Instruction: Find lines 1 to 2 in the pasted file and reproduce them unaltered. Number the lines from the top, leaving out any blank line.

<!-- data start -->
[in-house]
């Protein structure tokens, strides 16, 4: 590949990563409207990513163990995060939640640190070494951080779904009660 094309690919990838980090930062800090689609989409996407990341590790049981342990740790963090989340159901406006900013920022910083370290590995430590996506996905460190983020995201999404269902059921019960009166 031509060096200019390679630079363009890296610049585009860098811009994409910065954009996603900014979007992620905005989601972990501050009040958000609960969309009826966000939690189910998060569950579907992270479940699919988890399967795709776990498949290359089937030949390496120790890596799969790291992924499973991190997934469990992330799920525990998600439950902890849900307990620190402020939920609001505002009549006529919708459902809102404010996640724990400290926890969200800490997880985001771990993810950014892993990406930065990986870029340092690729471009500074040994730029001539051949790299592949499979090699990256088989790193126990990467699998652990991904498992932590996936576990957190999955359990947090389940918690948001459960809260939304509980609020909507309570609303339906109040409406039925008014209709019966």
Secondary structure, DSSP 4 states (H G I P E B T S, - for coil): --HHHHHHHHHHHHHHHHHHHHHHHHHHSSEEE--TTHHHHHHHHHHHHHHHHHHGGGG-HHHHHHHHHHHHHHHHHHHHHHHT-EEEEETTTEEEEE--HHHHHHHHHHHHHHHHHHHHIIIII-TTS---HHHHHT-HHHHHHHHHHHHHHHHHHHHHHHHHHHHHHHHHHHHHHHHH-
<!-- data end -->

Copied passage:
[in-house]
């Protein structure tokens, strides 16, 4: 590949990563409207990513163990995060939640640190070494951080779904009660 094309690919990838980090930062800090689609989409996407990341590790049981342990740790963090989340159901406006900013920022910083370290590995430590996506996905460190983020995201999404269902059921019960009166 031509060096200019390679630079363009890296610049585009860098811009994409910065954009996603900014979007992620905005989601972990501050009040958000609960969309009826966000939690189910998060569950579907992270479940699919988890399967795709776990498949290359089937030949390496120790890596799969790291992924499973991190997934469990992330799920525990998600439950902890849900307990620190402020939920609001505002009549006529919708459902809102404010996640724990400290926890969200800490997880985001771990993810950014892993990406930065990986870029340092690729471009500074040994730029001539051949790299592949499979090699990256088989790193126990990467699998652990991904498992932590996936576990957190999955359990947090389940918690948001459960809260939304509980609020909507309570609303339906109040409406039925008014209709019966």